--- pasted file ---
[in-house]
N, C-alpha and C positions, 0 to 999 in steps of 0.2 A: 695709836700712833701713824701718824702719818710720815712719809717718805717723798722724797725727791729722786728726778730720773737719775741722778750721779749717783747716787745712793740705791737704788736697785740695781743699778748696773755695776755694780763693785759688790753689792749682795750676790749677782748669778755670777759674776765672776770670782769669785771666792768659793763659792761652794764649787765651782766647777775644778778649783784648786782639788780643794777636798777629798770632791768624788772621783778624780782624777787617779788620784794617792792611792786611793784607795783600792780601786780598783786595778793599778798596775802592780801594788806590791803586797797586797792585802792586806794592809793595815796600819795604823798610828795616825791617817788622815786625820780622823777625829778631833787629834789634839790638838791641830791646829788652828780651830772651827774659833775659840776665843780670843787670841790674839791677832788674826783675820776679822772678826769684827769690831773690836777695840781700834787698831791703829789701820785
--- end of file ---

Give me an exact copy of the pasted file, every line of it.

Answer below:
[in-house]
N, C-alpha and C positions, 0 to 999 in steps of 0.2 A: 695709836700712833701713824701718824702719818710720815712719809717718805717723798722724797725727791729722786728726778730720773737719775741722778750721779749717783747716787745712793740705791737704788736697785740695781743699778748696773755695776755694780763693785759688790753689792749682795750676790749677782748669778755670777759674776765672776770670782769669785771666792768659793763659792761652794764649787765651782766647777775644778778649783784648786782639788780643794777636798777629798770632791768624788772621783778624780782624777787617779788620784794617792792611792786611793784607795783600792780601786780598783786595778793599778798596775802592780801594788806590791803586797797586797792585802792586806794592809793595815796600819795604823798610828795616825791617817788622815786625820780622823777625829778631833787629834789634839790638838791641830791646829788652828780651830772651827774659833775659840776665843780670843787670841790674839791677832788674826783675820776679822772678826769684827769690831773690836777695840781700834787698831791703829789701820785